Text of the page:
September 11, 2011 New York
But considering her classicist bent, the new designer's early success in sales—she's already at Net-a-Porter and Barneys, Resort ships shortly to the Webster, and Ikram's not far behind—isn't surprising. Sizzi's work has a Philo-by-way-of-Florence simplicity with immediate appeal. The designer's inspiration usually hews close to sixties-era Italy, her native land. For Spring, she imagined a mondaine woman like Veruschka (see the models' piled-high, blunt-cut ponytails) or Marisa Berenson heading to a Mediterranean island, where she'd eventually take to traditional local fare, like daisy-patterned lace and scarf prints.
The show was bookended, Sizzi explained, with her muse's sleeker city clothes. But what stood out more were the peasant-y, worked pieces that came in between, like a billowy scarf-printed skirt or a honey-hued sheer lace dress with faintly belled sleeves. There were several looks made with the labor-intensive but beautiful technique of sewing stripes of ribbon onto tulle. It's the kind of old-school dressmaker's detail that Sizzi loves, and that sets her apart.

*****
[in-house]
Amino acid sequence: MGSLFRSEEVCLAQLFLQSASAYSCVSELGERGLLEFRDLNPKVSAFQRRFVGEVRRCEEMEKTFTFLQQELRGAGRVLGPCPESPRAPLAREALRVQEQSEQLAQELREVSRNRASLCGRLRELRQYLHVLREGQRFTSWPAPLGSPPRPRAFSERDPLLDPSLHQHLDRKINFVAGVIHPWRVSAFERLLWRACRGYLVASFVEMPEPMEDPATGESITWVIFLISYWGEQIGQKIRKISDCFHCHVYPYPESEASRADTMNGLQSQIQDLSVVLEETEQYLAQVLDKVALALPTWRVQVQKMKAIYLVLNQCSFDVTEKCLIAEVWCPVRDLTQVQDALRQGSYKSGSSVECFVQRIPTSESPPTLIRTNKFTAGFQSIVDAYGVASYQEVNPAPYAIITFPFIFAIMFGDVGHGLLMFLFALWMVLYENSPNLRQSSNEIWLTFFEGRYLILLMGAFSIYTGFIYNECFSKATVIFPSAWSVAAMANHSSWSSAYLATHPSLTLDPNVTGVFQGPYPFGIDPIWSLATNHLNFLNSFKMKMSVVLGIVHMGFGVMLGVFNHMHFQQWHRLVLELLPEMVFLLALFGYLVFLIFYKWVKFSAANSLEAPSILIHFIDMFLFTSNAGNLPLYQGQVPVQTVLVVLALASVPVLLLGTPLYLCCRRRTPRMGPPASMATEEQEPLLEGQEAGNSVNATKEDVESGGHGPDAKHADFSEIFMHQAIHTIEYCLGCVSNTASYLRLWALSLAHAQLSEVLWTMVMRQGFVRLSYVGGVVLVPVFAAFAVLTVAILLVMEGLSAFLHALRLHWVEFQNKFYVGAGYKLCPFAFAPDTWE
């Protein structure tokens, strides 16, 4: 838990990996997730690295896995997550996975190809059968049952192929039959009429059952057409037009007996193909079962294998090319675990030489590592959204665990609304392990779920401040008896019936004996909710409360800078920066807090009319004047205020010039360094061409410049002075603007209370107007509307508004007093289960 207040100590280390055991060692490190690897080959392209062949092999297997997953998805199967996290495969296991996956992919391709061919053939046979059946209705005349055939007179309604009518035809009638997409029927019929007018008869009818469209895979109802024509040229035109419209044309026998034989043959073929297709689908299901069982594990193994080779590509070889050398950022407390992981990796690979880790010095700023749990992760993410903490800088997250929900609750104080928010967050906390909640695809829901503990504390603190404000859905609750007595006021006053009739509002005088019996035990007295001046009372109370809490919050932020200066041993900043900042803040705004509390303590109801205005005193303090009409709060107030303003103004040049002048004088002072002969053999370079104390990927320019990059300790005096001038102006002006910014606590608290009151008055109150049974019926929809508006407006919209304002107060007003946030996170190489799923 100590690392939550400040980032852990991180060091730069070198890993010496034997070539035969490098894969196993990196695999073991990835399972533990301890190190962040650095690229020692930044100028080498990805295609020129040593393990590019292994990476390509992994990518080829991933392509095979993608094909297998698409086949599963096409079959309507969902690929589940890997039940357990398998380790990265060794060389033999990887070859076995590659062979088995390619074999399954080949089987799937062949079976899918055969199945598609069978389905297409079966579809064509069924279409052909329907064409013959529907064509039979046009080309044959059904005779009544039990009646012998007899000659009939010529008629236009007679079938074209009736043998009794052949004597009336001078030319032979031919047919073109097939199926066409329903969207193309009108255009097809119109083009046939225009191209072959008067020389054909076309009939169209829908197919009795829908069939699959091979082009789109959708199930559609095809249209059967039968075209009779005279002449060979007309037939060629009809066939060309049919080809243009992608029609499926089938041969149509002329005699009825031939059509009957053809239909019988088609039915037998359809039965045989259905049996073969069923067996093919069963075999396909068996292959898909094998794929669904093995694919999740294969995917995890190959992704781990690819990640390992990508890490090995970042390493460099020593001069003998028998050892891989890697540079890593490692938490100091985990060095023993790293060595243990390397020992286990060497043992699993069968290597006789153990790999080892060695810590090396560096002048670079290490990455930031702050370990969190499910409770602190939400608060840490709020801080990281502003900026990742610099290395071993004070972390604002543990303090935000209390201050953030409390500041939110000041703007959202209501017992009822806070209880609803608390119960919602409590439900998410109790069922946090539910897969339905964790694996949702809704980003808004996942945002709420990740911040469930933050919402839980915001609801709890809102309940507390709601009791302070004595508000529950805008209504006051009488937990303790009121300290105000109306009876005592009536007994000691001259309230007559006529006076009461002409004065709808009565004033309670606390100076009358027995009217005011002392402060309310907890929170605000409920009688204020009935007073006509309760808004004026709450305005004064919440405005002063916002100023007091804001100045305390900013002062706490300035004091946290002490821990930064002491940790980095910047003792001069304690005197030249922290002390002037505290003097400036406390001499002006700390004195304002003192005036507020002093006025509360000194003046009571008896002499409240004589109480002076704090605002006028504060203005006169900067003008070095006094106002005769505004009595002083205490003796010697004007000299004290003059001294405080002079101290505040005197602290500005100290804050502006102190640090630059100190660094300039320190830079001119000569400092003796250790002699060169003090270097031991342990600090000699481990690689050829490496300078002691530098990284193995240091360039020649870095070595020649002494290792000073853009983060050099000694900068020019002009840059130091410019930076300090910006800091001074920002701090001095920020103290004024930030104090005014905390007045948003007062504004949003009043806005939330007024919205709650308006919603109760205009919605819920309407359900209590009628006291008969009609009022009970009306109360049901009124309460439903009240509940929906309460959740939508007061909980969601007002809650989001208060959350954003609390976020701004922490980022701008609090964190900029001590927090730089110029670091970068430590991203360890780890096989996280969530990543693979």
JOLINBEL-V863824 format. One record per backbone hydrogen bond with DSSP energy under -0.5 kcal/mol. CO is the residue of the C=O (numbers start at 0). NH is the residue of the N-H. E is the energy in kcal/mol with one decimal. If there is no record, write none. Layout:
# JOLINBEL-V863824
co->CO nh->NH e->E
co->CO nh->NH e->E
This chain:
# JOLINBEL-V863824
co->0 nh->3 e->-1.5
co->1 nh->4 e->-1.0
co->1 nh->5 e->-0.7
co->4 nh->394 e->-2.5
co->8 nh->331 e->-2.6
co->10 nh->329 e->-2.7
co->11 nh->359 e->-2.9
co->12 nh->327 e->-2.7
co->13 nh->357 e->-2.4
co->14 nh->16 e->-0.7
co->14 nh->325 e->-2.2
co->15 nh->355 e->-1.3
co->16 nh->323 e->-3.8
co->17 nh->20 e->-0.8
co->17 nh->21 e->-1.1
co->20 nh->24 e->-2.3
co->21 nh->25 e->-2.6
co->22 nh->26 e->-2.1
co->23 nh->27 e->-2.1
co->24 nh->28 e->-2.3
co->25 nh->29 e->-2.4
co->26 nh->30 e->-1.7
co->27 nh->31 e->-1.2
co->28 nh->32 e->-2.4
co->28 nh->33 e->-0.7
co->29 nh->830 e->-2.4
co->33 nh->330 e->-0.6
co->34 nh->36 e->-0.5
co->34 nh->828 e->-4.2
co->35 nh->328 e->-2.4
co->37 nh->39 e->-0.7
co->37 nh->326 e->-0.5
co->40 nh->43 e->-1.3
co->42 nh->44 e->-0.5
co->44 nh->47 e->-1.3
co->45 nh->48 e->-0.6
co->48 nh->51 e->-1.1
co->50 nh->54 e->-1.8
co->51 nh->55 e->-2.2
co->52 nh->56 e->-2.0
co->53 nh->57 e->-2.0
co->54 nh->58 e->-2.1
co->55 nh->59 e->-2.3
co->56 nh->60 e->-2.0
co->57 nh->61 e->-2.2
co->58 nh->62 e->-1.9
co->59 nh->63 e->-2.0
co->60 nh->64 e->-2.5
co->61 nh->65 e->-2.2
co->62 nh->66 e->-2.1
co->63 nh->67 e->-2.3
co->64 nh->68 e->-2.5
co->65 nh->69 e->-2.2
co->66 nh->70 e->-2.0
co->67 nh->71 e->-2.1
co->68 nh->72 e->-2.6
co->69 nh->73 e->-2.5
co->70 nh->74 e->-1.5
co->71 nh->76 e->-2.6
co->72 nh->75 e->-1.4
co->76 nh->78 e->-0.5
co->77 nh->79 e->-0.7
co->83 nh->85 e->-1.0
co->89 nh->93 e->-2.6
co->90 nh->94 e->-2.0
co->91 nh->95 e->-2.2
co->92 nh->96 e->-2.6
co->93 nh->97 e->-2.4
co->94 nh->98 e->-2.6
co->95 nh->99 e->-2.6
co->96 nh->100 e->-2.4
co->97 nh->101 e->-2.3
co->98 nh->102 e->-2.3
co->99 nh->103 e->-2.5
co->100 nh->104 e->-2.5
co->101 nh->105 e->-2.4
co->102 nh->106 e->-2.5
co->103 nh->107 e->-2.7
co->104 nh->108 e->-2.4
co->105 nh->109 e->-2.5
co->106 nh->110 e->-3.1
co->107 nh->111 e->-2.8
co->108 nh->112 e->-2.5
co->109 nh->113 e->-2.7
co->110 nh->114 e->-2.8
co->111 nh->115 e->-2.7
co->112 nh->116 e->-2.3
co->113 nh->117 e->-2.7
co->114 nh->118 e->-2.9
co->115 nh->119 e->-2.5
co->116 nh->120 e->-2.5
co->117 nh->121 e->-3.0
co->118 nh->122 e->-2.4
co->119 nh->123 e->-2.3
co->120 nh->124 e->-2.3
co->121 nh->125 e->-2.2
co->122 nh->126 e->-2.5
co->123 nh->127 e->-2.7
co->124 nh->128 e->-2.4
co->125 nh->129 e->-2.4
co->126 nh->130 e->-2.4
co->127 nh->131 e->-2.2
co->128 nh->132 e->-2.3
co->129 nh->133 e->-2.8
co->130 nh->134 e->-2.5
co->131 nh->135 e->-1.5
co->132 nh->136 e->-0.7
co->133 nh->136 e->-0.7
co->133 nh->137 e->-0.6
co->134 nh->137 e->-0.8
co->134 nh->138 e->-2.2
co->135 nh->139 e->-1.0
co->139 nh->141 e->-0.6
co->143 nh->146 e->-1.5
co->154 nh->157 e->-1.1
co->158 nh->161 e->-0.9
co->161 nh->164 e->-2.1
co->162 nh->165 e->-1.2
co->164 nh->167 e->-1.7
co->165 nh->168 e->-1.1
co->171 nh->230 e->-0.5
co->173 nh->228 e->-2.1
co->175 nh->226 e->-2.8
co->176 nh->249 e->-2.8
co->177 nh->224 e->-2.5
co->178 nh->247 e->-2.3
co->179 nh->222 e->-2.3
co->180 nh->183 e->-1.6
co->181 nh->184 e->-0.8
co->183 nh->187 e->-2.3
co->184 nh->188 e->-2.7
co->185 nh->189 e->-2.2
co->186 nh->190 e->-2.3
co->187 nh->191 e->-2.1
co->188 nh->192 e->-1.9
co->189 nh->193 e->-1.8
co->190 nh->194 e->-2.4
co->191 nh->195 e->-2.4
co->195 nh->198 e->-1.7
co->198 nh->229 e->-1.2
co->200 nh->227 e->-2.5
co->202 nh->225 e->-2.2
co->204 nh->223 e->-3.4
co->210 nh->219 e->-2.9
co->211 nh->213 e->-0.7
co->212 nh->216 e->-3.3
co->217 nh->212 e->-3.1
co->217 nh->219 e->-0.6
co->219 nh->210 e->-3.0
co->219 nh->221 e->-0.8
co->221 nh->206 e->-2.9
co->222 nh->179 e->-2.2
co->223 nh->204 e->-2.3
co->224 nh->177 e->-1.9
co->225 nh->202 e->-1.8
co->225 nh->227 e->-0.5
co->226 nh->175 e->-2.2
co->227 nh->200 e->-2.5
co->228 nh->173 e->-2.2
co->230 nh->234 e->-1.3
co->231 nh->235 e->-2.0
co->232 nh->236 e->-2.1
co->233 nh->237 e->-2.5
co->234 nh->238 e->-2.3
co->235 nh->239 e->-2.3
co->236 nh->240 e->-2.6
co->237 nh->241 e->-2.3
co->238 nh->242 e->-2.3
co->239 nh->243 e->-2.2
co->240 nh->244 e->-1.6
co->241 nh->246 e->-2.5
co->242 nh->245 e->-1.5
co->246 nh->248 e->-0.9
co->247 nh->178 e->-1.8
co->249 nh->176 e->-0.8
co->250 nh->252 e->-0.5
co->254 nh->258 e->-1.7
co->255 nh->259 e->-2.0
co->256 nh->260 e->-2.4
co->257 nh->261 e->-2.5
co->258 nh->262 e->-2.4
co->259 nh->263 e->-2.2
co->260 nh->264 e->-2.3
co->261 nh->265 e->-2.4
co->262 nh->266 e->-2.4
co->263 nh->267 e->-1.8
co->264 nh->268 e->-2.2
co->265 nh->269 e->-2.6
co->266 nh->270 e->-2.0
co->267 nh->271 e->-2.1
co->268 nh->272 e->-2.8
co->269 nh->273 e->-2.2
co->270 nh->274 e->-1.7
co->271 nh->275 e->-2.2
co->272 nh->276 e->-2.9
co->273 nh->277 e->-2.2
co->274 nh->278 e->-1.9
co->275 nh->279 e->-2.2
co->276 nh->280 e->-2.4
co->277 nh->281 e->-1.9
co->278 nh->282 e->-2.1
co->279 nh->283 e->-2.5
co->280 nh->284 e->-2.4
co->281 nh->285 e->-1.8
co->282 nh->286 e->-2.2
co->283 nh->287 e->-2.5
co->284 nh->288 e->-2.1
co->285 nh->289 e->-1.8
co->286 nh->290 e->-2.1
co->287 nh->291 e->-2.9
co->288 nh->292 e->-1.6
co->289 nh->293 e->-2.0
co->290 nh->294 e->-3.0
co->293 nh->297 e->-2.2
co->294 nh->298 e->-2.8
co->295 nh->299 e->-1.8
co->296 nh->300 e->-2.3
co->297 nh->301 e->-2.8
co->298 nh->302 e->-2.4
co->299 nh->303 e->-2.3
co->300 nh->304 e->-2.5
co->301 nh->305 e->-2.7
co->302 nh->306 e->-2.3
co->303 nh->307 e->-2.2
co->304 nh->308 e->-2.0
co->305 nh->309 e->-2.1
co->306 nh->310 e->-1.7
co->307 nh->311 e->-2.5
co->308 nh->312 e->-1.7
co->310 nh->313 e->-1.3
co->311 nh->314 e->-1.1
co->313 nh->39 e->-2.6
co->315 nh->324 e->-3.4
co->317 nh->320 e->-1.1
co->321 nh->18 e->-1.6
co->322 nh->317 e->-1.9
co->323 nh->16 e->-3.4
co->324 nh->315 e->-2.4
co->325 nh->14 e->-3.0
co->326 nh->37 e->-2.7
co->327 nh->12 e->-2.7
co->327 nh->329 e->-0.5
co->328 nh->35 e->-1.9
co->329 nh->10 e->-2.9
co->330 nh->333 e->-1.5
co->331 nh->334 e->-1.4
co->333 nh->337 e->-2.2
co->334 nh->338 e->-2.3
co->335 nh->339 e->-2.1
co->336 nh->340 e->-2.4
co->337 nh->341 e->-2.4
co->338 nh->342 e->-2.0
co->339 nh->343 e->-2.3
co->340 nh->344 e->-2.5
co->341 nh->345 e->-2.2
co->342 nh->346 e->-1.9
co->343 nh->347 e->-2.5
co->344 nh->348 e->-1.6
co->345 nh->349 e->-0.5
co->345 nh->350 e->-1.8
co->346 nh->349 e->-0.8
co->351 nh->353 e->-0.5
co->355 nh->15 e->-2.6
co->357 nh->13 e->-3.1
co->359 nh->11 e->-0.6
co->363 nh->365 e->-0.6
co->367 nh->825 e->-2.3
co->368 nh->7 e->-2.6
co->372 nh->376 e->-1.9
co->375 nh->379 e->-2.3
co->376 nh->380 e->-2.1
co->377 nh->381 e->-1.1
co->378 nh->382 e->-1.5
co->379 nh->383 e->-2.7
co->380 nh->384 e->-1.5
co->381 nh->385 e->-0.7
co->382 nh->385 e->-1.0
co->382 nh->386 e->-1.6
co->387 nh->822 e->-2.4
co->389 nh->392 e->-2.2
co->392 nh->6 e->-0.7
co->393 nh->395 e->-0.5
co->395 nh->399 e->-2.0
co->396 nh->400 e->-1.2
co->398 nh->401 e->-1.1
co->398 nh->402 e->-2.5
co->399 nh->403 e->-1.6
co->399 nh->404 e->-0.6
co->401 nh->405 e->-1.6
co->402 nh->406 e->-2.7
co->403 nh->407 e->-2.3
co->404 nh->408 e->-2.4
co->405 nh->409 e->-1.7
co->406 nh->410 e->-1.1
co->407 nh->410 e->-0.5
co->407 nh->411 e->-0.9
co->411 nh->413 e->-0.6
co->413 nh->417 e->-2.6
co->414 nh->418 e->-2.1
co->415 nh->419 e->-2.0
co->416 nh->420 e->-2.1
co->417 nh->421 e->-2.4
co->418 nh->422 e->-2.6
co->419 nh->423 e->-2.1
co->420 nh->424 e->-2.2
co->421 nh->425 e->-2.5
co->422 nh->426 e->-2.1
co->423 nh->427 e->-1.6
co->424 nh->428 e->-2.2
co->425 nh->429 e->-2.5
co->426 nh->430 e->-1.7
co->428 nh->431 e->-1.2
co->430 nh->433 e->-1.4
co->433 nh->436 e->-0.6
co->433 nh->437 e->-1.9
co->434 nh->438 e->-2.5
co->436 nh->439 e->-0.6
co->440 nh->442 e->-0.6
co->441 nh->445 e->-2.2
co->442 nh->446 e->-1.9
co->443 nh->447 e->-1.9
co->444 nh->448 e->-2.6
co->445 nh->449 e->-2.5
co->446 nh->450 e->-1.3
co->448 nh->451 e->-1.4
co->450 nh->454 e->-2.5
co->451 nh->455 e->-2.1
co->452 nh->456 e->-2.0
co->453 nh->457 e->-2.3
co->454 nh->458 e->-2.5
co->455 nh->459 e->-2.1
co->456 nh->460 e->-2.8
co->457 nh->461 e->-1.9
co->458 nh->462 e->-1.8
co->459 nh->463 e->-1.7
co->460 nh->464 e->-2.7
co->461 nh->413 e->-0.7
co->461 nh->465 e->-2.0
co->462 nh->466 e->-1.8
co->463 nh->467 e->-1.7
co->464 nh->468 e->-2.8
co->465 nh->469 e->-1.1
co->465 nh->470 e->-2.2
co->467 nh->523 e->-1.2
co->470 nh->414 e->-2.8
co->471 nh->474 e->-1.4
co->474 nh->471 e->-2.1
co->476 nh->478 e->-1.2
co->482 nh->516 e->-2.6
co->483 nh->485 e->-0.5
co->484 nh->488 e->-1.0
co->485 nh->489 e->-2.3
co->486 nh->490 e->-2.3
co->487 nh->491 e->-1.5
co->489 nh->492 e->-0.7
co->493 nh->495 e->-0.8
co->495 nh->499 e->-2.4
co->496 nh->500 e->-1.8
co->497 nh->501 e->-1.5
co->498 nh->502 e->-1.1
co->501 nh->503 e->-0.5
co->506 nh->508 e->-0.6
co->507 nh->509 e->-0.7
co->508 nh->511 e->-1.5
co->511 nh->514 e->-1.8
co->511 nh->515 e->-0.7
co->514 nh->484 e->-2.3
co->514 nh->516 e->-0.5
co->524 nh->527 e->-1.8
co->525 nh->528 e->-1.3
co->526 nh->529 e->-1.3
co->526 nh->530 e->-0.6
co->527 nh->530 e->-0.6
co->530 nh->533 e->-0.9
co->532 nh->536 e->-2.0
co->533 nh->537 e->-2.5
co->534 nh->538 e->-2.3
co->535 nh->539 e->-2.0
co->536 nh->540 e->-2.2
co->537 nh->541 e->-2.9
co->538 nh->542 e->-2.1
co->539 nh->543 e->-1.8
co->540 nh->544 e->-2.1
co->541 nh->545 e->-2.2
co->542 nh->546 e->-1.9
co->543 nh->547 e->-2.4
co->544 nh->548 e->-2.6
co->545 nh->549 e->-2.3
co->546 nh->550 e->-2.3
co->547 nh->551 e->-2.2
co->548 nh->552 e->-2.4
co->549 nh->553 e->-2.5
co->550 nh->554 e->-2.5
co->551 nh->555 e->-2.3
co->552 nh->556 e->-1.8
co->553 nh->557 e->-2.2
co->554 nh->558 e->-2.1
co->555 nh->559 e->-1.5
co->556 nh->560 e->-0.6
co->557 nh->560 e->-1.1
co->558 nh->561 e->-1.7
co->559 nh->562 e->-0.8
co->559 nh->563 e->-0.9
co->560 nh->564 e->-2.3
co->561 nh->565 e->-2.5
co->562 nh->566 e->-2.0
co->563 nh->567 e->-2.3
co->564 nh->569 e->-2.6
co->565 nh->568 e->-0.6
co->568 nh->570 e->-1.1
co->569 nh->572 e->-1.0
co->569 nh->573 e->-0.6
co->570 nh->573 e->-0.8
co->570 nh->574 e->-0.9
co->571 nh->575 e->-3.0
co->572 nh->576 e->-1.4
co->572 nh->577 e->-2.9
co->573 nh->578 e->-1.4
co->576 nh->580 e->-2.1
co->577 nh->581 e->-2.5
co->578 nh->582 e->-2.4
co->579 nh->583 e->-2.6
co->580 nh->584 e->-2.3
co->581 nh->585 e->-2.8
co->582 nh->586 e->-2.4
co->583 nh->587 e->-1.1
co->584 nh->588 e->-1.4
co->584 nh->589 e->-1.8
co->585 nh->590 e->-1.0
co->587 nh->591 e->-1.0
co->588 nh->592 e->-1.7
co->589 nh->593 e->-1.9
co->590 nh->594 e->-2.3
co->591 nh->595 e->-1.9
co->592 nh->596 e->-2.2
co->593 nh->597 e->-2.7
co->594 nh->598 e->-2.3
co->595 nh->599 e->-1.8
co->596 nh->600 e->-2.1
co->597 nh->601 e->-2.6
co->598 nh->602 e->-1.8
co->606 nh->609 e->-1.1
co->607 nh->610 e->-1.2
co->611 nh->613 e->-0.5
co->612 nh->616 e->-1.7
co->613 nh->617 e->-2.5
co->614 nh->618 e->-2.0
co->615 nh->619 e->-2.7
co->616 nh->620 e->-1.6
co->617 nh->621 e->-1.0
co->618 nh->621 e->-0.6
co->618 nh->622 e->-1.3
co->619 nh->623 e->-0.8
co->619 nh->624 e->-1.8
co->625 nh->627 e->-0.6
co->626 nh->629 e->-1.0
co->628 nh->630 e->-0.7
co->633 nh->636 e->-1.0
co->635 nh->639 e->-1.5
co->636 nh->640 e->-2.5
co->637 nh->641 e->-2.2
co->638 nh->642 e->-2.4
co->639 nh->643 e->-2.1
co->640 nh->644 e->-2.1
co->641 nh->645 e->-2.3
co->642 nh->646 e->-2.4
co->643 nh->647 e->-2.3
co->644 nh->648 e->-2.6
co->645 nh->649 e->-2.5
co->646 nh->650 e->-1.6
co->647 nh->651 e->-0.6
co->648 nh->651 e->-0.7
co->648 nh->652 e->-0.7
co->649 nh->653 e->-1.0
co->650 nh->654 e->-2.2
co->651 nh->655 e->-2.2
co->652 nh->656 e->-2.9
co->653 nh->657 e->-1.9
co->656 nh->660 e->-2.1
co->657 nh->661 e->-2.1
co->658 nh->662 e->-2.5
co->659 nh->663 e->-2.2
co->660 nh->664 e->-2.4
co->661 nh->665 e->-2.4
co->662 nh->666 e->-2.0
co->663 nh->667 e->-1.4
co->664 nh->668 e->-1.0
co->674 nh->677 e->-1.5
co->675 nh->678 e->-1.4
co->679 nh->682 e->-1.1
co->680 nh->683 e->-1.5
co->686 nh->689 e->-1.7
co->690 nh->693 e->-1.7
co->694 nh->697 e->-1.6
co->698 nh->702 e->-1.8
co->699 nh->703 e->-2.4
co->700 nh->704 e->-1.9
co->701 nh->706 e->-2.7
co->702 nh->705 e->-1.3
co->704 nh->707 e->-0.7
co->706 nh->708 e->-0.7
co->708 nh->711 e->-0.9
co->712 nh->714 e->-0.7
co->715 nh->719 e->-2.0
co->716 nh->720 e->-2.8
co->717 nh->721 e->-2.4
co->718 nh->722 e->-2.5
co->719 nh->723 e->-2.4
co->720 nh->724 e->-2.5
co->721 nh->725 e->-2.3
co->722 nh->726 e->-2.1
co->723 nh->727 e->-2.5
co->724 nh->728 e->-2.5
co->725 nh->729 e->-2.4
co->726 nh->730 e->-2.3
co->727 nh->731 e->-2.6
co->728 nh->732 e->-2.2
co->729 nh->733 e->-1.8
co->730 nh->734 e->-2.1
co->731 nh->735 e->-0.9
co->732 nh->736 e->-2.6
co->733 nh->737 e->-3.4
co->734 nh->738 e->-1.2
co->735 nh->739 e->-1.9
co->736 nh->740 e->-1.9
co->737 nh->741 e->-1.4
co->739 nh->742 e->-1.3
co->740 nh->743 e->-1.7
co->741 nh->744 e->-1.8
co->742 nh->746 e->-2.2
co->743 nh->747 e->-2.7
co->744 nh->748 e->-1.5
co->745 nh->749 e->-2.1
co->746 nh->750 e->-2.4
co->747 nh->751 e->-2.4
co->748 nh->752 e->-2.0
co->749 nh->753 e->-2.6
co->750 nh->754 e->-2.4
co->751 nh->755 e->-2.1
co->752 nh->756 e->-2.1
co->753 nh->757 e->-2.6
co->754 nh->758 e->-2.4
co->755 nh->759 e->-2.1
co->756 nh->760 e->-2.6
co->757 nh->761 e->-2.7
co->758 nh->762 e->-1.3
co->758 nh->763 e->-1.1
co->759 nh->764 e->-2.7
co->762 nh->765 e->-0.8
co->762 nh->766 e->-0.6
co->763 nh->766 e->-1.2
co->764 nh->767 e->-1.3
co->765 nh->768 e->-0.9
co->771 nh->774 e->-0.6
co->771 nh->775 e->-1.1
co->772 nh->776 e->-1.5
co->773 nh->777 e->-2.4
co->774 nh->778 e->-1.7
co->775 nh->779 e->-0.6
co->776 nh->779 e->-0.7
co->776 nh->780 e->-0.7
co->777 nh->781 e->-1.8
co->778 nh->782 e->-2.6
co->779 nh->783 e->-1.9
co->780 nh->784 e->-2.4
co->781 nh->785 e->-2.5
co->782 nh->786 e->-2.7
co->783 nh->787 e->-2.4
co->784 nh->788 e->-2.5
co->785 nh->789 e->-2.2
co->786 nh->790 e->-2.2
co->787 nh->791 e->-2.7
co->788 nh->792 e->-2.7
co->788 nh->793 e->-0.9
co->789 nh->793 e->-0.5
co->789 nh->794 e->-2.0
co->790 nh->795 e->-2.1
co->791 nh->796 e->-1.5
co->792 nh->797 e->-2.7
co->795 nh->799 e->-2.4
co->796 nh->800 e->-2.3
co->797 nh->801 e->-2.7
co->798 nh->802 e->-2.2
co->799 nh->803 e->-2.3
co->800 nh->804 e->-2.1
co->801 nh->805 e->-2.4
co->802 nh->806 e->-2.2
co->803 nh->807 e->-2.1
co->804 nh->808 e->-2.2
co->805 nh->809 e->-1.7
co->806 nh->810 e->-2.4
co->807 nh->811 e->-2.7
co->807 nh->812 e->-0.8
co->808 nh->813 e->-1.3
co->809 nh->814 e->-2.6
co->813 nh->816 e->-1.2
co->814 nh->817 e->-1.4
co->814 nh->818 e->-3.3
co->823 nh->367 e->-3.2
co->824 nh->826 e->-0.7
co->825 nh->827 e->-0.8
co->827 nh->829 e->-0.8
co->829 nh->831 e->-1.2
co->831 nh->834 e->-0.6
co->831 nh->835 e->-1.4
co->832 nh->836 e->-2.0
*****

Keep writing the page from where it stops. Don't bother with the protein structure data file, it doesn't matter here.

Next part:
A Giulietta piece could look like your greatest vintage score, and some may take issue with that emphasis on the past. But Sizzi's quiet willingness to do what she loves and not feel pressured into grand statements speaks volumes, and clearly people are paying attention.